By Rodan Mecano, Associate Director for the Universal Healthcare Lab, Civika, Philippines

Since the declaration of the War on Drugs by President Rodrigo Duterte, the Philippines has faced increasing international scrutiny. A growing death toll, estimated to be between 3,000 and 12,000 people, has resulted from violence related to the anti-drug efforts. Individuals began to turn themselves into the authorities in order to escape the possibility of death. The national government, overwhelmed by the sheer number of “drug surrenderees”, has scrambled to build upon their initial fragmented response. Community-based drug rehabilitation programs implemented by local government units, NGOs, and churches have begun to address gaps in care. Overcrowded jails and an inundated criminal justice system point to the need to recalibrate policies, anchoring the response to illegal drugs in a health-centered, and not criminal-centered, approach.

The IDPC, PBN4U, and BABSEACLE organised a regional training workshop in Malaysia in September, inviting 31 delegates from across the ASEAN region. It aimed to provide an introduction to the concepts of harm reduction and access to justice for people who use drugs. From the perspective of a Philippine delegate, the workshop proceedings addressed two gaps that are found in the country’s community-based drug rehabilitation movement – education and a unified understanding.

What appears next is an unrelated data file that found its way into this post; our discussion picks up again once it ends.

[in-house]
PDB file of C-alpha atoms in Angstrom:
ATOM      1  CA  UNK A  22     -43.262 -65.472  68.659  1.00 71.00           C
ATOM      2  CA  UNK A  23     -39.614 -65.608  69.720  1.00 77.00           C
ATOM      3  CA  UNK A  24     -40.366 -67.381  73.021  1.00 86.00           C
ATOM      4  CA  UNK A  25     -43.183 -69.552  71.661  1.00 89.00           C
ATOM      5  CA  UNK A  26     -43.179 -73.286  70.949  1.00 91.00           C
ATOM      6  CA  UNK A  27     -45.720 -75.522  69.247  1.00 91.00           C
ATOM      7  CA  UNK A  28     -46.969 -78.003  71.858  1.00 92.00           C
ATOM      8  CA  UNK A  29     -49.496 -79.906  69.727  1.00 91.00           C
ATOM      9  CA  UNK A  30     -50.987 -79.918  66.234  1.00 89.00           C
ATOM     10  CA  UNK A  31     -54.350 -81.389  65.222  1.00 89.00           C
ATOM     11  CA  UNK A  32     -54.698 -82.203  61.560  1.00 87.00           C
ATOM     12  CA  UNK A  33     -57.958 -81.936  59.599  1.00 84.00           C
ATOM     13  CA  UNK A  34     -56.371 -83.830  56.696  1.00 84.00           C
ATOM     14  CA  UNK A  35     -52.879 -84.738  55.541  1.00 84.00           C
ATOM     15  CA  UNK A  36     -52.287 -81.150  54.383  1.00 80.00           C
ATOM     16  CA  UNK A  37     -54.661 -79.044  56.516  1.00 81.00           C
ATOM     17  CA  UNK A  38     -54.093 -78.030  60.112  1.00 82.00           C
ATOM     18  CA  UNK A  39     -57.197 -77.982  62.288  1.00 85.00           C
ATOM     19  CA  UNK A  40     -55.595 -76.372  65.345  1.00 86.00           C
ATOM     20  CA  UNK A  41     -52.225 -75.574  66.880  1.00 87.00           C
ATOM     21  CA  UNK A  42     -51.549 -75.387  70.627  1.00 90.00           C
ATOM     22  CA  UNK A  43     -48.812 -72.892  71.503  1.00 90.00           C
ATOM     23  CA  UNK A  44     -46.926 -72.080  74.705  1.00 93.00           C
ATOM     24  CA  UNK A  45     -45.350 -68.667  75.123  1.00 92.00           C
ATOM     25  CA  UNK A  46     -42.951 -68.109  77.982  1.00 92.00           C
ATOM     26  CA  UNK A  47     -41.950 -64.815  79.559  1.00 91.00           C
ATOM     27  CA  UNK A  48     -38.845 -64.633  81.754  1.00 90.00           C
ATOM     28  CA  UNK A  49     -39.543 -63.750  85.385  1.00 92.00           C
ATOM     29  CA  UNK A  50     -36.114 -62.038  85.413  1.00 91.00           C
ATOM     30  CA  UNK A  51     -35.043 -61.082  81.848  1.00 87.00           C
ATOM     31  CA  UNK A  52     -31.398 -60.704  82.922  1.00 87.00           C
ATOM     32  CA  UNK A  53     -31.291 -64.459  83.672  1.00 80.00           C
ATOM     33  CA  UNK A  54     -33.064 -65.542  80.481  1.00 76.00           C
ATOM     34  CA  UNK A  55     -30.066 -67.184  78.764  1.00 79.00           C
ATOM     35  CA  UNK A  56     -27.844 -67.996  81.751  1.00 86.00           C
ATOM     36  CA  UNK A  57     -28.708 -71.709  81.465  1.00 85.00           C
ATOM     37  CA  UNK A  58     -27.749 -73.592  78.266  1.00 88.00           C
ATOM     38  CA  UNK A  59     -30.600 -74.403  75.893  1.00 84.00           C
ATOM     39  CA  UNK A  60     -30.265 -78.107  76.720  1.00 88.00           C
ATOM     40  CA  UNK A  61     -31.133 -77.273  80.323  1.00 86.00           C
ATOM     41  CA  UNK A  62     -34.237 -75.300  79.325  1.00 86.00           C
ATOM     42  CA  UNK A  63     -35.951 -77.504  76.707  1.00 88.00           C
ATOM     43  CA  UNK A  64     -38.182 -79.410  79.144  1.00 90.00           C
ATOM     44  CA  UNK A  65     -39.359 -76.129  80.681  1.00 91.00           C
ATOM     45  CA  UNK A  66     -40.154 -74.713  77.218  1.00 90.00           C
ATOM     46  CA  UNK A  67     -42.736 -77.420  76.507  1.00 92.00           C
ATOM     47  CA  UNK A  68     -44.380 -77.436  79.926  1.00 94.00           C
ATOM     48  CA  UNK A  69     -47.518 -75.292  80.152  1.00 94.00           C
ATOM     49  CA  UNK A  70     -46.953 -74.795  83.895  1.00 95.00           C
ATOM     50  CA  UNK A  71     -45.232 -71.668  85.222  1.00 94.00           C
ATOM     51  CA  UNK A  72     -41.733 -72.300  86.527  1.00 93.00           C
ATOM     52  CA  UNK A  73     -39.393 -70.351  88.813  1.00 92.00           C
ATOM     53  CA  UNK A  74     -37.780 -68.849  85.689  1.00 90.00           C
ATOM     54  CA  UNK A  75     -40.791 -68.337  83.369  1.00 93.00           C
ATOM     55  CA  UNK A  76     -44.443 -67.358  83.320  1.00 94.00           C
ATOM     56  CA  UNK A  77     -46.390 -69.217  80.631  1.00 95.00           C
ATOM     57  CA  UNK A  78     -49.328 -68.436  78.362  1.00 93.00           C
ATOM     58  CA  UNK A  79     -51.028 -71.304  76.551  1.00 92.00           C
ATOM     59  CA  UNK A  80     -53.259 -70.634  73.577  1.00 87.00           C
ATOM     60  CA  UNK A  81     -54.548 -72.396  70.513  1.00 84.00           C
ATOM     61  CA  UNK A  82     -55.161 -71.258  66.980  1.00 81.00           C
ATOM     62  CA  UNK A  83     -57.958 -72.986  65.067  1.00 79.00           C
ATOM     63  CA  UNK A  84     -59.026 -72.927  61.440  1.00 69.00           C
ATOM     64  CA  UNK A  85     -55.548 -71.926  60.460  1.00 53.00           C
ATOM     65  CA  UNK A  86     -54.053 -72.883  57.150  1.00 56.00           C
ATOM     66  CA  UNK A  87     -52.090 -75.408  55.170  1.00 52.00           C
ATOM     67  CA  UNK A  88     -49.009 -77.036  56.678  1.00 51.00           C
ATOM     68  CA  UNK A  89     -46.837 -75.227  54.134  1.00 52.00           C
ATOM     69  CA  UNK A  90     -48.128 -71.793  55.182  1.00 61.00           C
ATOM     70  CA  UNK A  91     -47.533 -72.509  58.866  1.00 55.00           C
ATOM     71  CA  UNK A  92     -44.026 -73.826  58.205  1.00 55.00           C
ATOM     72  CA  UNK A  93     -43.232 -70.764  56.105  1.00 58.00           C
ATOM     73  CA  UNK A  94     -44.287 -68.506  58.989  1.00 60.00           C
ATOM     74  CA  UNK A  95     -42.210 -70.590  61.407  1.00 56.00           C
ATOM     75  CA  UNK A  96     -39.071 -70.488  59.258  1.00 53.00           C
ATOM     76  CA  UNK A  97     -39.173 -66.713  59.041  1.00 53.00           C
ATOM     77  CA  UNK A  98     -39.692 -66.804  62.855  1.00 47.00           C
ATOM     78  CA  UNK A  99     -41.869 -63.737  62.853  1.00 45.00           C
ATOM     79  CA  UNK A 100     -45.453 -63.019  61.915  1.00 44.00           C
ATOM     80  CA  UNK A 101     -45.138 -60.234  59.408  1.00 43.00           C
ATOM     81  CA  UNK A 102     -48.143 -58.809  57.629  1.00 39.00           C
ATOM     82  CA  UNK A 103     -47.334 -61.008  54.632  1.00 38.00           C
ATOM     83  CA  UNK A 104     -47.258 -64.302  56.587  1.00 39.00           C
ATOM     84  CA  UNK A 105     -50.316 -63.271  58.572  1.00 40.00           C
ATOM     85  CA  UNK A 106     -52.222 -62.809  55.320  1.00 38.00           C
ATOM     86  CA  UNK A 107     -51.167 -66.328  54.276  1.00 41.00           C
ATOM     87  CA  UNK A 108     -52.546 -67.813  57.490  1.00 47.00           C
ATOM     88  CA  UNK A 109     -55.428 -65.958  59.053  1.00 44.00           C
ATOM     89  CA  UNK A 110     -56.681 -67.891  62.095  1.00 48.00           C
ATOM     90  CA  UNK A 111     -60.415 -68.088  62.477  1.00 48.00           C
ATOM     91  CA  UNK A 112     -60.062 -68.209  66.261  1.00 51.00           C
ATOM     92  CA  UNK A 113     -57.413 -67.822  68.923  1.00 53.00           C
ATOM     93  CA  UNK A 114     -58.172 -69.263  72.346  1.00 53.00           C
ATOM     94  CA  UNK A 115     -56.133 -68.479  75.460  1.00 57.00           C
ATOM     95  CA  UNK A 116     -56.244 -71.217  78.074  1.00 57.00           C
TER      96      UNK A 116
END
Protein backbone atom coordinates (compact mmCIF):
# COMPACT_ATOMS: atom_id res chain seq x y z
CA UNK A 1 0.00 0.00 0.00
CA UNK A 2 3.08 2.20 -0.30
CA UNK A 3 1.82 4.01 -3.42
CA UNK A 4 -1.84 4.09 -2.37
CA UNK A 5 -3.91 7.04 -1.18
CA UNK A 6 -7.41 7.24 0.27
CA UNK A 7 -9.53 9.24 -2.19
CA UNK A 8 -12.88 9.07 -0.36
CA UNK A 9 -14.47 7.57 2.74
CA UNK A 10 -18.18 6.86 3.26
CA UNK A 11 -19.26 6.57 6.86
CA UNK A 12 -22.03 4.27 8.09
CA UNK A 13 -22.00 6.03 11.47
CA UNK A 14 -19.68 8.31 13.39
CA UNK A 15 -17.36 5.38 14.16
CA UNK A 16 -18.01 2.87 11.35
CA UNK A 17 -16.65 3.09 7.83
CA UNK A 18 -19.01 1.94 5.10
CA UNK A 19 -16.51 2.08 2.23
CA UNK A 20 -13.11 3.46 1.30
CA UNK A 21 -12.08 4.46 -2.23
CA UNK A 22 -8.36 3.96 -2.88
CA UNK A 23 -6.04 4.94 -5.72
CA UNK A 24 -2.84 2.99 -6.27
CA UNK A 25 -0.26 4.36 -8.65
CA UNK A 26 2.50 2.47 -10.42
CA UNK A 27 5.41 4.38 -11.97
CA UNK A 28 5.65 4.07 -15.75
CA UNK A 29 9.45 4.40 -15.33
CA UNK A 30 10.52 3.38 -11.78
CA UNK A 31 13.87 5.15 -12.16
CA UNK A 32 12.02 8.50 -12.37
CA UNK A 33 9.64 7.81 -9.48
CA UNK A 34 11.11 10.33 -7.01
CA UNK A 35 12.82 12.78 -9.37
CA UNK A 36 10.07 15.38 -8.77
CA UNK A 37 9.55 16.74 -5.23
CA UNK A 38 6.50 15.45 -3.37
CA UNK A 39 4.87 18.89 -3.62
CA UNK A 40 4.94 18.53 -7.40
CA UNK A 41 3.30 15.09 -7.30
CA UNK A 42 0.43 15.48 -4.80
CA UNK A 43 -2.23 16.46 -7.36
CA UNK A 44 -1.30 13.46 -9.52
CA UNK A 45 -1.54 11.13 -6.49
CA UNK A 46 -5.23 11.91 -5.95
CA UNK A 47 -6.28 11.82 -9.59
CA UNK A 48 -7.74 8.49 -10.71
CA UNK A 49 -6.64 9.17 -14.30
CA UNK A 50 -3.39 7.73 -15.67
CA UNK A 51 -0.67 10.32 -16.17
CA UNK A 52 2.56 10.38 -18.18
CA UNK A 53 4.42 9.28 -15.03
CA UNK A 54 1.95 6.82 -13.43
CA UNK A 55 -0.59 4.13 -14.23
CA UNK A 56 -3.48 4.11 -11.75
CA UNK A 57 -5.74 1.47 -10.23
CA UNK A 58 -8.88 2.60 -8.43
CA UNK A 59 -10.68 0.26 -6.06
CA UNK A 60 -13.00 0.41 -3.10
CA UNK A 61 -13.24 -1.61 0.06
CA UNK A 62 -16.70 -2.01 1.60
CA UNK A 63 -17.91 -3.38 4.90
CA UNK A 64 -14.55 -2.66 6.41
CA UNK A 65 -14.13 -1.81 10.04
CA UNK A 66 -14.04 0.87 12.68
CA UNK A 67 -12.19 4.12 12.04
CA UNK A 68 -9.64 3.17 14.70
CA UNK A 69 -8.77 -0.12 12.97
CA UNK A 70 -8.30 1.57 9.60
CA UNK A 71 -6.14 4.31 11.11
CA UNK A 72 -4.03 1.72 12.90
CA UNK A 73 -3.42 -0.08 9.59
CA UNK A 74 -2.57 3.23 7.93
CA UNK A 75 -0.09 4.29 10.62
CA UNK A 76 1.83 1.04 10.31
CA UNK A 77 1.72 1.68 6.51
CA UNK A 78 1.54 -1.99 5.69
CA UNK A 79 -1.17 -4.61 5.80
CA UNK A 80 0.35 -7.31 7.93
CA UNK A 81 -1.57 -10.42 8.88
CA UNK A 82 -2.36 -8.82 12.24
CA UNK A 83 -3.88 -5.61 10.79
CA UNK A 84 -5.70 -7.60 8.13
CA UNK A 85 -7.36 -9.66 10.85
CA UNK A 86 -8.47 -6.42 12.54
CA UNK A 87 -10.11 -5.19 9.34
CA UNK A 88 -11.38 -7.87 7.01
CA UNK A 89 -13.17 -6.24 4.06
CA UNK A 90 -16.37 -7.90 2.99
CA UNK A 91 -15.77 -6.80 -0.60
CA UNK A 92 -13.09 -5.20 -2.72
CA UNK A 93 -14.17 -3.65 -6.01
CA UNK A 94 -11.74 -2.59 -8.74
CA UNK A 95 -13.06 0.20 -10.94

A health-centred approach acknowledges that people who experience difficulties related to their drug use should be able to access support and care services. But it also allows to understand how not every person using drugs will need help. When this point is delivered by skilled facilitators with a history of drug use, it is particularly powerful. Harm reduction concepts are not widely popular in the Philippines and this is reflected by current policies. The Philippines is a country where the stigmatisation of persons using drugs is widespread. In countries where community-based initiatives are just emerging, educating the public is imperative for the creation of policies that support harm reduction.

Through collaboration and discussion, delegates gained a broader awareness of the current situation of the drug issue at both the local and international level. While the Philippines has dominated the international headlines, it is not the only country in the ASEAN region that is currently faced with similar challenges. In an era of globalisation, we can draw ideas from the lessons learned in countries such as Malaysia and Thailand. Similarly, discussions on the local context between the Philippine delegates highlighted the need for information sharing. With individuals from a myriad of organizations and backgrounds, not everyone had access to the same information on the current status of the anti-drug campaign in the Philippines. In addition, varying levels of expertise on the concepts of harm reduction made the workshop discussion engaging and informative. As a platform for candid discussion, the workshop promoted an atmosphere where delegates could attempt to reach a mutual understanding.

The Philippines moves towards a critical pivot point as recognition of community-based initiatives continues to grow. The creation of policies that support a continuum of treatment and care for people who use drugs is the next step. In that sense, the Introduction to Harm Reduction and Drug Policy Advocacy & Access to Justice for People Who Use Drugs regional training workshop came at the perfect time.